In July 2018, the Government commissioned an Independent Review of the Modern Slavery Act 201 , https://www.gov.uk/government/publications/independent-review-of-the-modern-slavery-act-final-report to identify what can be improved in the implementation of the Act and whether specific areas of the legislation need to be strengthened. The Review found that the meaning of exploitation should not be amended as it is sufficiently flexible to meet a range of circumstances, including new and emerging forms of modern slavery.

The Government also published statutory guidance under Section 49 https://assets.publishing.service.gov.uk/government/uploads/system/uploads/attachment_data/file/950690/January_2021_-_Modern_Slavery_Statutory_Guidance__E_W__Non-Statutory_Guidance__S_NI__v2.pdf of the Modern Slavery Act 2015 in March 2020, providing a clear framework of support for some of the most vulnerable people in society. The guidance clarifies the roles and responsibilities of frontline staff and local stakeholders and sets out the support victims are entitled to and how this is accessed.

The Government is very aware that victims of modern slavery including sexual exploitation often have needs arising from their exploitation. That is why, the UK Government provides specialist support and advocacy services for victims of modern slavery regardless of their immigration status to assist them in rebuilding their lives and reintegrating into local communities.

The NRM is the process by which the UK identifies and supports potential victims of modern slavery including sexual exploitation by connecting them with appropriate support, which may be delivered through the specialist Modern Slavery Victim Care Contract (MSVCC), local authorities and asylum services. The introduction of the new MSVCC, which went live on the 4 January 2021, has brought about a number of new services and greater prescription to existing services to better meet the needs of each victim, including those with specialist or complex needs. The MSVCC will continue to provide accommodation, financial support payments, translation and interpretation, transport and access to an outreach support worker for those who are identified as a potential victim and receive a positive Reasonable Grounds decision from the Single Competent Authority.

Victoria Atkins
Minister of State (Ministry of Justice)
19th Jan 2021
To ask the Secretary of State for the Home Department, what assessment she has made of the effectiveness of existing statutory responsibilities to support adult survivors of sexual exploitation; and whether she plans to bring forward legislative proposals to develop that framework.

The Government is committed to tackling modern slavery including sexual exploitation. The Modern Slavery Act 2015, gives law enforcement agencies the tools to tackle modern slavery, including maximum life sentences for perpetrators and enhanced protection for victims. Section 3 of the Act defines the meaning of exploitation in the context of modern slavery and sexual exploitation is included within this definition.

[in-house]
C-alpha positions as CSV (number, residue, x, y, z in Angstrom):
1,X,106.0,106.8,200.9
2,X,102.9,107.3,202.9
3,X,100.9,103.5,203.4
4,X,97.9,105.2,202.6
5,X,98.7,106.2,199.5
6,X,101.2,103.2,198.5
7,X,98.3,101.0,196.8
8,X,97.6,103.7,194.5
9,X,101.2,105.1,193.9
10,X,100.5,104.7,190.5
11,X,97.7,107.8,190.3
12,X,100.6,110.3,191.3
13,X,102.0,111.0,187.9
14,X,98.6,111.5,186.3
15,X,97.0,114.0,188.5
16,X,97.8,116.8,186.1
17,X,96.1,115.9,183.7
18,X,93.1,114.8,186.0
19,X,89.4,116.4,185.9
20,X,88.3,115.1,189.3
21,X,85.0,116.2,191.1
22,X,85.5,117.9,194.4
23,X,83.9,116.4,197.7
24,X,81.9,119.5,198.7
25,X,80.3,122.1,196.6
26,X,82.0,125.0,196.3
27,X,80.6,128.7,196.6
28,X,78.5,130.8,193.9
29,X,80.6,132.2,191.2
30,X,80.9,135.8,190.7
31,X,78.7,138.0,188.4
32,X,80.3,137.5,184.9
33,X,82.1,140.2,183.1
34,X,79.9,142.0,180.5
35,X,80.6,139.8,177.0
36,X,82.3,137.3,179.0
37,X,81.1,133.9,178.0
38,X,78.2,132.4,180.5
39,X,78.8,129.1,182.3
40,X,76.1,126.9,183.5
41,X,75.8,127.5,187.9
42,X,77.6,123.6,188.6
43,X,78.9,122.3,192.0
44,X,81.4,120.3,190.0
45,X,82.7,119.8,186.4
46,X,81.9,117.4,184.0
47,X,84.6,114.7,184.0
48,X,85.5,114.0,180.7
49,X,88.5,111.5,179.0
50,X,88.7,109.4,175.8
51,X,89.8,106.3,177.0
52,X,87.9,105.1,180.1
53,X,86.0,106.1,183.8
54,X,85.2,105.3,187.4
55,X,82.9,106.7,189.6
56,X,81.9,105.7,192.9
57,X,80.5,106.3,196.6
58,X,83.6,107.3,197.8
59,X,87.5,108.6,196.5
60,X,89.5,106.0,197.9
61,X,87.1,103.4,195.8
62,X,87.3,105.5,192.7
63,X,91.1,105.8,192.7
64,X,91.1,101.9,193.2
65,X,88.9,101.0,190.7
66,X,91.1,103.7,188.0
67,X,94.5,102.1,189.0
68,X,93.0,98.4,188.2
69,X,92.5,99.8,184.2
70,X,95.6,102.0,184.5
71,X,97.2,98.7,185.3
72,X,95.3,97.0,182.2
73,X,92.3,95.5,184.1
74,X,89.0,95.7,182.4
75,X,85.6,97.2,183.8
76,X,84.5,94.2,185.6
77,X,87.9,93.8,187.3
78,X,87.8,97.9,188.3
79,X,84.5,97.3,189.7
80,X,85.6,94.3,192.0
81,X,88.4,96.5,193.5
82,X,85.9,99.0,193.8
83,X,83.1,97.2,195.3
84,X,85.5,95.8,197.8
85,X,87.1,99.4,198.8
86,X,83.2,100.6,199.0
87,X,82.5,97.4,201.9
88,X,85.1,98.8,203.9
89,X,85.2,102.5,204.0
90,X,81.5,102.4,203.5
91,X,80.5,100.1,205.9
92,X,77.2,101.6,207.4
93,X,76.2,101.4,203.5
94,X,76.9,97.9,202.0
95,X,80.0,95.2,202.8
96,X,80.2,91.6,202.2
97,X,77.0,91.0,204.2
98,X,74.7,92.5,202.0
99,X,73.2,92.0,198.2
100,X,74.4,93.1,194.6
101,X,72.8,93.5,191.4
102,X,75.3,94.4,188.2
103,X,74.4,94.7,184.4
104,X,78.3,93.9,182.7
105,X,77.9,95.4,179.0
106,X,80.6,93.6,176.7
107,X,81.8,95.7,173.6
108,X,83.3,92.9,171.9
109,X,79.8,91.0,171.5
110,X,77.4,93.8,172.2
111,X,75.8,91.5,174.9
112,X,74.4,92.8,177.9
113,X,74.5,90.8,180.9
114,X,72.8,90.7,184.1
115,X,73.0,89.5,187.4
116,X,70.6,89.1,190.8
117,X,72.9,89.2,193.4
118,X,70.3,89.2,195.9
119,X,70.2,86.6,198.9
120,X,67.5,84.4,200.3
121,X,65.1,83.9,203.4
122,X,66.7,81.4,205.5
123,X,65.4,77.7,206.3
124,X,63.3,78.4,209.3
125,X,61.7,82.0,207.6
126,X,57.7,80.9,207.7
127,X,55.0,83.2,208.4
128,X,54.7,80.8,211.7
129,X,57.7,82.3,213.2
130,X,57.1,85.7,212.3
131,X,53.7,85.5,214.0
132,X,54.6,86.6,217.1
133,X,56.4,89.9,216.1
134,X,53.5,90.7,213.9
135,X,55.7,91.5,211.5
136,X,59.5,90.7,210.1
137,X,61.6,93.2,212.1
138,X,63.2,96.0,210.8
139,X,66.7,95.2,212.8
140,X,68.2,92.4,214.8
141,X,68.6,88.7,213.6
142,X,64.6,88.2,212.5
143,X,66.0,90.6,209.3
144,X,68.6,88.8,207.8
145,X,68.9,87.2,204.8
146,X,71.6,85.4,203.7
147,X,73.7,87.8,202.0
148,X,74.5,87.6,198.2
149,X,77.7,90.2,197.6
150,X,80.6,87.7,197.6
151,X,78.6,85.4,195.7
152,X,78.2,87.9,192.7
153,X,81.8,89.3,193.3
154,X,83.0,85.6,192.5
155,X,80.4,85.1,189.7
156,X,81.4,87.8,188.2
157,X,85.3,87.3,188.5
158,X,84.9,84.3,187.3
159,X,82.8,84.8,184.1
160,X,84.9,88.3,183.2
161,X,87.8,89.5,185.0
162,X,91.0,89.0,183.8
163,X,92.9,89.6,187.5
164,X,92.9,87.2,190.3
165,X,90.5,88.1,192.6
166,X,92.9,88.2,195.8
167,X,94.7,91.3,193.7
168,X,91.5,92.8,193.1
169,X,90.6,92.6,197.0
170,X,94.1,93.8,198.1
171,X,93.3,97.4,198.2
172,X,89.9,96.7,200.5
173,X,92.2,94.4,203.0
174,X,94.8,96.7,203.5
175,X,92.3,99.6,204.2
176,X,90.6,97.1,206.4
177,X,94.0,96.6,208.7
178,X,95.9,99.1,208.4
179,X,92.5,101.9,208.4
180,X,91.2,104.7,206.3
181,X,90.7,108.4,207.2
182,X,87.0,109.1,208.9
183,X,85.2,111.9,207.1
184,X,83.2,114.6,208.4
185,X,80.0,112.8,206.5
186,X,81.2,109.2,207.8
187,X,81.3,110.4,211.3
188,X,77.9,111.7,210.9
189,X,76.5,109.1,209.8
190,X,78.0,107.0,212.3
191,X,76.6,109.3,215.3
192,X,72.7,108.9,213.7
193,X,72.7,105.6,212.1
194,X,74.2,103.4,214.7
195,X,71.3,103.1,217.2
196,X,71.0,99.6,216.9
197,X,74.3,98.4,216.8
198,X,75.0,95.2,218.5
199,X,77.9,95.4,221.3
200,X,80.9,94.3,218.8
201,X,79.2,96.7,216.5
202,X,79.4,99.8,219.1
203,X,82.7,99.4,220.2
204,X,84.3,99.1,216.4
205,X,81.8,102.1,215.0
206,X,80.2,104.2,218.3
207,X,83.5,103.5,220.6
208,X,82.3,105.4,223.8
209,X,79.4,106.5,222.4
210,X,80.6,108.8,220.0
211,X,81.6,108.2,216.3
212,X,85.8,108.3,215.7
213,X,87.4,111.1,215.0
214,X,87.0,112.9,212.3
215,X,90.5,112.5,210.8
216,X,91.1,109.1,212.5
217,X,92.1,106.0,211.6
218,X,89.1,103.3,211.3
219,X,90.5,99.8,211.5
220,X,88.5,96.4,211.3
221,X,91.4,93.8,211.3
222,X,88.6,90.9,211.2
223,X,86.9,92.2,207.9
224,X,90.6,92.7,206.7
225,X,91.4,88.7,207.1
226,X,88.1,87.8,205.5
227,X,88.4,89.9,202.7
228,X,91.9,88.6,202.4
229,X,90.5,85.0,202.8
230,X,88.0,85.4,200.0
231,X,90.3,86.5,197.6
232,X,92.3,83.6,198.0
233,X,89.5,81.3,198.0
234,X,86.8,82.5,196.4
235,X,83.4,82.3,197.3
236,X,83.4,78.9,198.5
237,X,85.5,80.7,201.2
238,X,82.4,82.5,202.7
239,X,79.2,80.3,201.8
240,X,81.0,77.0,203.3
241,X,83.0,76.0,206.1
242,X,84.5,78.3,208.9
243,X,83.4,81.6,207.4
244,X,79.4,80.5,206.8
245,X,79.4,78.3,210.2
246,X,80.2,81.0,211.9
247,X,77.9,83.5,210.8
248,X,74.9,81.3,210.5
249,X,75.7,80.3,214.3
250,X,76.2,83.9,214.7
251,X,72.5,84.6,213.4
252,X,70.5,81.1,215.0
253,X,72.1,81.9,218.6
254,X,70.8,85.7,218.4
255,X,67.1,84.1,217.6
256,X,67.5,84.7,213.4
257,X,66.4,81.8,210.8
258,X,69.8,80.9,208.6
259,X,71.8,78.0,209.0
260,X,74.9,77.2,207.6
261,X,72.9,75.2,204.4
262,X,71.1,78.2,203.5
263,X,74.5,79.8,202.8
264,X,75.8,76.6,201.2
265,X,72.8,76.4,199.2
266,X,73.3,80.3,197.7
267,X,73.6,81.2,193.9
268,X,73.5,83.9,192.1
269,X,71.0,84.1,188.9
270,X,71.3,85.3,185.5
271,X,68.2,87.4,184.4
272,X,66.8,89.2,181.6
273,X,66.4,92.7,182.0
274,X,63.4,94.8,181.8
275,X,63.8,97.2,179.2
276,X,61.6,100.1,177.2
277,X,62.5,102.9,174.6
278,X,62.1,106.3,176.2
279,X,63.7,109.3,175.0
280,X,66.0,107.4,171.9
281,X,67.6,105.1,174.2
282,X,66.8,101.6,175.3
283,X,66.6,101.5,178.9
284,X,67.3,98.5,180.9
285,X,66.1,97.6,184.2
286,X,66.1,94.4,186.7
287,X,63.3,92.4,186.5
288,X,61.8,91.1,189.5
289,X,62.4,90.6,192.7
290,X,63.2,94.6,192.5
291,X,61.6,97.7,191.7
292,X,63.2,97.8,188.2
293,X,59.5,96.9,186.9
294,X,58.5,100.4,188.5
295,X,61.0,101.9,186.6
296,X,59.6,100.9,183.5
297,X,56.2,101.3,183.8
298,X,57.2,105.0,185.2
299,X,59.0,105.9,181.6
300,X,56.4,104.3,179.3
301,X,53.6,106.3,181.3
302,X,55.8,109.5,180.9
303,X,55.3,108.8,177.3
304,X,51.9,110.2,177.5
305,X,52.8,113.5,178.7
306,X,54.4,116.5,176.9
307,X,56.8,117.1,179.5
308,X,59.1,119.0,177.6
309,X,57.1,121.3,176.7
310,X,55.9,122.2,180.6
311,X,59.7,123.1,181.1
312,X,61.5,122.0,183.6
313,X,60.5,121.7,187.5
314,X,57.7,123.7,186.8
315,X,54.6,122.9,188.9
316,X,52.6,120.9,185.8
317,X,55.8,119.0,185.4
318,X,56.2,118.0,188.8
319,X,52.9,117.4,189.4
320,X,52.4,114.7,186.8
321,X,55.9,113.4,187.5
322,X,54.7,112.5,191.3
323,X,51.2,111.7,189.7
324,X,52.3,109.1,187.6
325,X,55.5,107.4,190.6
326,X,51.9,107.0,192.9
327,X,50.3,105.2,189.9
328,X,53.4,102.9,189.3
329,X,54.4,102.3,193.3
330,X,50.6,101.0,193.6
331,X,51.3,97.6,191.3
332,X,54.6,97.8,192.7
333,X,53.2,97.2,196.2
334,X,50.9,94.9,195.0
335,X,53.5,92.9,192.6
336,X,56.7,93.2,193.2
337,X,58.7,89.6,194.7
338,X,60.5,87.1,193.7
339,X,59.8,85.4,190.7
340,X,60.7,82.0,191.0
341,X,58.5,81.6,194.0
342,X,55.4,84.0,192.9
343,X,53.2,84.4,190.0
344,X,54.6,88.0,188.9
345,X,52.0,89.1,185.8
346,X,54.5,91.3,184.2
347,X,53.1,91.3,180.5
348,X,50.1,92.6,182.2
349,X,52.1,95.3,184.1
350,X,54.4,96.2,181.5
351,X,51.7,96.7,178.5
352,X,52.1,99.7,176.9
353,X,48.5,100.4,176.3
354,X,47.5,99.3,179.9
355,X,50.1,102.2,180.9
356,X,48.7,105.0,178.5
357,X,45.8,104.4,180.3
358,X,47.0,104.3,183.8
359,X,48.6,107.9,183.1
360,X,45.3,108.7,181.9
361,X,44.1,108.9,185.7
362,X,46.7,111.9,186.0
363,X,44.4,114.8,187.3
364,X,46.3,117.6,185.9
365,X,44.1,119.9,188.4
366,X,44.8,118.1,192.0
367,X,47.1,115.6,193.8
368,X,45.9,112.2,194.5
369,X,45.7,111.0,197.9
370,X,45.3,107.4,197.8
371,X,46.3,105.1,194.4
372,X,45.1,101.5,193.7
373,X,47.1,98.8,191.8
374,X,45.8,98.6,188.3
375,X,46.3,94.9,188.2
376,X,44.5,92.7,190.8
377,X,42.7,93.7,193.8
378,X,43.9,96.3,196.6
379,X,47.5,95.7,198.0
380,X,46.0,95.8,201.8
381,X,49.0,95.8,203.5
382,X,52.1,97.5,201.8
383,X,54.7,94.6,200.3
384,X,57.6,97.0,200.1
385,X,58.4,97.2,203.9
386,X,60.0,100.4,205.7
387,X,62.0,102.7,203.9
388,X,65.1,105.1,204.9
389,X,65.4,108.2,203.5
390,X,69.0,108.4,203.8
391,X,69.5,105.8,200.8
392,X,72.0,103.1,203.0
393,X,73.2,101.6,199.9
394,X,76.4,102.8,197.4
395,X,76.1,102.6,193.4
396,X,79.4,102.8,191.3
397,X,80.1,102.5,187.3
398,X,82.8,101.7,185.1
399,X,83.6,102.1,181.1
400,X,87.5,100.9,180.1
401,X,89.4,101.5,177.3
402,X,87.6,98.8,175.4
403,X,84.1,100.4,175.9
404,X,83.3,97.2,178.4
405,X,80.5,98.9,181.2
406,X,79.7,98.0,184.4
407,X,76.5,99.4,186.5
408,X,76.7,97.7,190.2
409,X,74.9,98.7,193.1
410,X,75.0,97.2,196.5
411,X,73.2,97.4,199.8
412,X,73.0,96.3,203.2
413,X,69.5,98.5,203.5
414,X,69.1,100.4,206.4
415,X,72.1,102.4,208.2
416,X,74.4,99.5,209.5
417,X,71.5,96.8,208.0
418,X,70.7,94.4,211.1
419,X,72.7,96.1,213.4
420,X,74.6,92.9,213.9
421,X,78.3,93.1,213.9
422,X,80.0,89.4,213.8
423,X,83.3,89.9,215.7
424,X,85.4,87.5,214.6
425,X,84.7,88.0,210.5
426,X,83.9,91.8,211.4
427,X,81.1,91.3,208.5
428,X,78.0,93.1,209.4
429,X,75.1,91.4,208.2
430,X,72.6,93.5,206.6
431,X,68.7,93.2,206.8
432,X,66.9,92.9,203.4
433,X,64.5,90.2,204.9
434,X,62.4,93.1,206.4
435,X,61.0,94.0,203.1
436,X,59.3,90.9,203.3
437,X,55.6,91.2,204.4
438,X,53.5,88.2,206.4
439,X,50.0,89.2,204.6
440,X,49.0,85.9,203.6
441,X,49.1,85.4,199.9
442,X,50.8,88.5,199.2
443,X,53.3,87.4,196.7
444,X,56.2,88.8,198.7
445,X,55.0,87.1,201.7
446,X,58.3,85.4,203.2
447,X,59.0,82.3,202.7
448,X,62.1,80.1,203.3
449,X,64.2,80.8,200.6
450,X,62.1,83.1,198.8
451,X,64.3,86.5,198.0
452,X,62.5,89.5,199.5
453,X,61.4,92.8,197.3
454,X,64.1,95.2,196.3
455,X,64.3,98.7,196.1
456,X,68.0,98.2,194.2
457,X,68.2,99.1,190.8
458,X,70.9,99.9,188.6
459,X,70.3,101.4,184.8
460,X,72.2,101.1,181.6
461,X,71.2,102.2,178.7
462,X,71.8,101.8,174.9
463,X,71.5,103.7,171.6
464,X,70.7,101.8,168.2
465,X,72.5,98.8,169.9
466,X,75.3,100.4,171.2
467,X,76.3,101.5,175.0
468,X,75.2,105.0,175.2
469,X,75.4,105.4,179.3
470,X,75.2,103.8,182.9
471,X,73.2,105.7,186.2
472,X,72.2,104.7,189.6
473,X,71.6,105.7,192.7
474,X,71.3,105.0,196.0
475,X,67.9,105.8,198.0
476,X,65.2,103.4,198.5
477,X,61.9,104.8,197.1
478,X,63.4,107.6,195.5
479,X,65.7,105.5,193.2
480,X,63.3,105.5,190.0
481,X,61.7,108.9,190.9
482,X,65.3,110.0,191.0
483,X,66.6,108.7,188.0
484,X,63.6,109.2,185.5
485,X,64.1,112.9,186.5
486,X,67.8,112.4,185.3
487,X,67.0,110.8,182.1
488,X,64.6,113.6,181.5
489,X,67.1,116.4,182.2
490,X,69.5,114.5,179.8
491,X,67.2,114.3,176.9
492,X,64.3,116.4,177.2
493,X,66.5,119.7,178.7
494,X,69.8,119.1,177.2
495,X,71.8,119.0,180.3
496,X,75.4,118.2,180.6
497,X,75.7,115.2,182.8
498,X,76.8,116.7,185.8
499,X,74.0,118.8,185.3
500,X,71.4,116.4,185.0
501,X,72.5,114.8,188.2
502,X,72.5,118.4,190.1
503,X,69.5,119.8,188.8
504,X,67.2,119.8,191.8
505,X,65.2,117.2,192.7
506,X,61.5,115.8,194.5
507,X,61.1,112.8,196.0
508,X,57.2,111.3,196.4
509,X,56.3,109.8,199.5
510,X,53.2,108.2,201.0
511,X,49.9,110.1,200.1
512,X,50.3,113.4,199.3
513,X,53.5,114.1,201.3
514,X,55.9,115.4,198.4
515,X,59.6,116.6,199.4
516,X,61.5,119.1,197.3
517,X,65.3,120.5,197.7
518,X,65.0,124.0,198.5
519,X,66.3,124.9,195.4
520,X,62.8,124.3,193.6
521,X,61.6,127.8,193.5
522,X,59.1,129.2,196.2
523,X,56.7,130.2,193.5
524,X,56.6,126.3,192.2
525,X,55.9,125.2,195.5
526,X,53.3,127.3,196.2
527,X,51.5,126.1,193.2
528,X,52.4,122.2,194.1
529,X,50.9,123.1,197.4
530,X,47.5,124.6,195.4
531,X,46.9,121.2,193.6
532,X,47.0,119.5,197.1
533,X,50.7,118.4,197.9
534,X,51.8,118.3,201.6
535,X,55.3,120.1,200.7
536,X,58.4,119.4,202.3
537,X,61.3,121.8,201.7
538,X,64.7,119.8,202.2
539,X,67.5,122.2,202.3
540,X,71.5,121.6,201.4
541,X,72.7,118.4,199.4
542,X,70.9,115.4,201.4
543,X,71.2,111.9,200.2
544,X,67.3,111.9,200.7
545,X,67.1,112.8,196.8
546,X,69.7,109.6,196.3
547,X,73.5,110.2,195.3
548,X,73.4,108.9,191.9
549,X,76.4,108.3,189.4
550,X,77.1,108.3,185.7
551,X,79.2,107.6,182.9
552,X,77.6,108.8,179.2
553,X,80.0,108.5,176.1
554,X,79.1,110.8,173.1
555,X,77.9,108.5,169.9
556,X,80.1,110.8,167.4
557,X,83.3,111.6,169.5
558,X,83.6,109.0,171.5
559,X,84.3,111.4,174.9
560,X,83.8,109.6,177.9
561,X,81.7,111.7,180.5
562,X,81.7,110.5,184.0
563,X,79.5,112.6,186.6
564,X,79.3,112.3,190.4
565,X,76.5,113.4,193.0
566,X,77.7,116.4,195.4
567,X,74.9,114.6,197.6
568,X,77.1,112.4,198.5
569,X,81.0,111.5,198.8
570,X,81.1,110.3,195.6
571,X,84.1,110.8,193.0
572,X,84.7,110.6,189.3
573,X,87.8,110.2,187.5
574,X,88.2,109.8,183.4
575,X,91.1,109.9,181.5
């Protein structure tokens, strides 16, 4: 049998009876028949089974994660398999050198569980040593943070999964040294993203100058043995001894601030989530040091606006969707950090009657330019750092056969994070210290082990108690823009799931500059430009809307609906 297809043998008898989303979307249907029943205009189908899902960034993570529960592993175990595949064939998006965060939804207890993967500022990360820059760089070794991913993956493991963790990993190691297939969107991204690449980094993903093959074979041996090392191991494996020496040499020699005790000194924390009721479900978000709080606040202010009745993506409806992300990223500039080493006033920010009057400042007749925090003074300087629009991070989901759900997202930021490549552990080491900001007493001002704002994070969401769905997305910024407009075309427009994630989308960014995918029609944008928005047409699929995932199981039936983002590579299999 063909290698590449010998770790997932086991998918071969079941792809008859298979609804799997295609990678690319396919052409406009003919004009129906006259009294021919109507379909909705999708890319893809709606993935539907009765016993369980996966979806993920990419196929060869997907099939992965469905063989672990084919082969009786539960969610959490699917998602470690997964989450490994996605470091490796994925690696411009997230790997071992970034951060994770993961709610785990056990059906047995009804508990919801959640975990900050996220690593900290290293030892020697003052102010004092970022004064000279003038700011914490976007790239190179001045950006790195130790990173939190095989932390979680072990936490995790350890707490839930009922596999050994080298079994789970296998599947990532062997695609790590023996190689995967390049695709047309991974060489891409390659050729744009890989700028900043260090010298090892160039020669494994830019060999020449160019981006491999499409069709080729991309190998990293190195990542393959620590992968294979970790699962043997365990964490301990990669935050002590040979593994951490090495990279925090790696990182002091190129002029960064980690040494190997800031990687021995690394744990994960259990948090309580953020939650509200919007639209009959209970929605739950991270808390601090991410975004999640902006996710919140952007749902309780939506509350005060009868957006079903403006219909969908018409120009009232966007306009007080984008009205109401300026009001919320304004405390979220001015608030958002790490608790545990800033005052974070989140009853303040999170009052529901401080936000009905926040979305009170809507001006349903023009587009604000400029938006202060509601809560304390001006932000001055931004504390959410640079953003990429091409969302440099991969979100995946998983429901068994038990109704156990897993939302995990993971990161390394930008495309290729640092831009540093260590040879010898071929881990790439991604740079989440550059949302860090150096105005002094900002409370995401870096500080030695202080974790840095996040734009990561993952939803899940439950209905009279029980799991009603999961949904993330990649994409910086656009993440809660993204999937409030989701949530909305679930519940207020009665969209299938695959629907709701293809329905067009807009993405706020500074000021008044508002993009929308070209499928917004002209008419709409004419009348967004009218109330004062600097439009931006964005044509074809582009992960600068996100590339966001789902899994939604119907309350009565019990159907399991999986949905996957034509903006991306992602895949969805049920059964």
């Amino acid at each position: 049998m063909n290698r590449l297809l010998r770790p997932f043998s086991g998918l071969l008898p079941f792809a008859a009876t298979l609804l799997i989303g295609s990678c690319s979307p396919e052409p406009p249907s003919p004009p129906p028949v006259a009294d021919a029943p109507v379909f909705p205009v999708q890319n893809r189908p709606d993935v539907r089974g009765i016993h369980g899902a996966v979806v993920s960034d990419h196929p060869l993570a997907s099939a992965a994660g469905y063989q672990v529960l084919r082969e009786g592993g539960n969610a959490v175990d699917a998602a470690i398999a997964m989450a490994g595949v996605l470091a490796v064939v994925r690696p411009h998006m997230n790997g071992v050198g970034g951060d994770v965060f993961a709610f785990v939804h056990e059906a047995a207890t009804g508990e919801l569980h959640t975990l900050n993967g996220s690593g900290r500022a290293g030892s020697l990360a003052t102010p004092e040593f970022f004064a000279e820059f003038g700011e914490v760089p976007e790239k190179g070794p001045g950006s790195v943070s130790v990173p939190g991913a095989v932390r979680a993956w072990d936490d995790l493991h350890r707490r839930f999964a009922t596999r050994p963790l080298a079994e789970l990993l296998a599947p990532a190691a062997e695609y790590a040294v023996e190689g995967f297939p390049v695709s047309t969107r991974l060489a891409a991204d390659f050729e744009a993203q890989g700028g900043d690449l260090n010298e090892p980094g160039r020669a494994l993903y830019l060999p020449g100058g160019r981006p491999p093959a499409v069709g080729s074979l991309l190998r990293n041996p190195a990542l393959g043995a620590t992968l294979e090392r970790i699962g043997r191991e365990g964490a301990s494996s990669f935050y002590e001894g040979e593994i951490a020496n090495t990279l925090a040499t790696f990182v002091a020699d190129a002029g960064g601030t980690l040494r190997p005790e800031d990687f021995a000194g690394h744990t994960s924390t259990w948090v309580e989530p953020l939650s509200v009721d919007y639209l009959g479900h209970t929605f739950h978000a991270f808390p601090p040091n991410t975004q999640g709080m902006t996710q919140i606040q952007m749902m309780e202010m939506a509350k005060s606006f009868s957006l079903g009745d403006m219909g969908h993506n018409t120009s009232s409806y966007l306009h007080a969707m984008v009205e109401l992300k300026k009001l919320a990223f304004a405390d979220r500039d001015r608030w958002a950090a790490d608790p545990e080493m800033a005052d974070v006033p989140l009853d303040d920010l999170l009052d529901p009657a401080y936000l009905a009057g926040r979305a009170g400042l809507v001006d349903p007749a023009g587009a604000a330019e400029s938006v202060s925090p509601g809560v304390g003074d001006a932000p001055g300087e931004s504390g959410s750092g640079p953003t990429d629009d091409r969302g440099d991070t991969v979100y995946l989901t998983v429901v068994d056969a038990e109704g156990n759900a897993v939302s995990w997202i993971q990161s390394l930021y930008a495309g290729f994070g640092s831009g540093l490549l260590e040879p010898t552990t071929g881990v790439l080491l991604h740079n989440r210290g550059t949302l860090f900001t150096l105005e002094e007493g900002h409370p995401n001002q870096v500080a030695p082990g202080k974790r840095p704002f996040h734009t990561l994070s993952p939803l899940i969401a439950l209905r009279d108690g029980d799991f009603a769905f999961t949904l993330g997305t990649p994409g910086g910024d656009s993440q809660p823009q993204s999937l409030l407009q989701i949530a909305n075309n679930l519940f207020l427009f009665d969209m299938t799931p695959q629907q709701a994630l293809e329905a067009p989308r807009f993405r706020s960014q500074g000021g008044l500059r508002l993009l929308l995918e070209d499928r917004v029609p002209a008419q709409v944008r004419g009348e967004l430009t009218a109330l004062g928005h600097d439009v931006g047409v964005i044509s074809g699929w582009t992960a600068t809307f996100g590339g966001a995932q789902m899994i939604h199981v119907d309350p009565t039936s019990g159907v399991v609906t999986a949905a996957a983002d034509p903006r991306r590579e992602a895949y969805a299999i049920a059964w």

In July 2018, the Government commissioned an Independent Review of the Modern Slavery Act 201 , https://www.gov.uk/government/publications/independent-review-of-the-modern-slavery-act-final-report to identify what can be improved in the implementation of the Act and whether specific areas of the legislation need to be strengthened. The Review found that the meaning of exploitation should not be amended as it is sufficiently flexible to meet a range of circumstances, including new and emerging forms of modern slavery.

The Government also published statutory guidance under Section 49 https://assets.publishing.service.gov.uk/government/uploads/system/uploads/attachment_data/file/950690/January_2021_-_Modern_Slavery_Statutory_Guidance__E_W__Non-Statutory_Guidance__S_NI__v2.pdf of the Modern Slavery Act 2015 in March 2020, providing a clear framework of support for some of the most vulnerable people in society. The guidance clarifies the roles and responsibilities of frontline staff and local stakeholders and sets out the support victims are entitled to and how this is accessed.

The Government is very aware that victims of modern slavery including sexual exploitation often have needs arising from their exploitation. That is why, the UK Government provides specialist support and advocacy services for victims of modern slavery regardless of their immigration status to assist them in rebuilding their lives and reintegrating into local communities.

The NRM is the process by which the UK identifies and supports potential victims of modern slavery including sexual exploitation by connecting them with appropriate support, which may be delivered through the specialist Modern Slavery Victim Care Contract (MSVCC), local authorities and asylum services. The introduction of the new MSVCC, which went live on the 4 January 2021, has brought about a number of new services and greater prescription to existing services to better meet the needs of each victim, including those with specialist or complex needs. The MSVCC will continue to provide accommodation, financial support payments, translation and interpretation, transport and access to an outreach support worker for those who are identified as a potential victim and receive a positive Reasonable Grounds decision from the Single Competent Authority.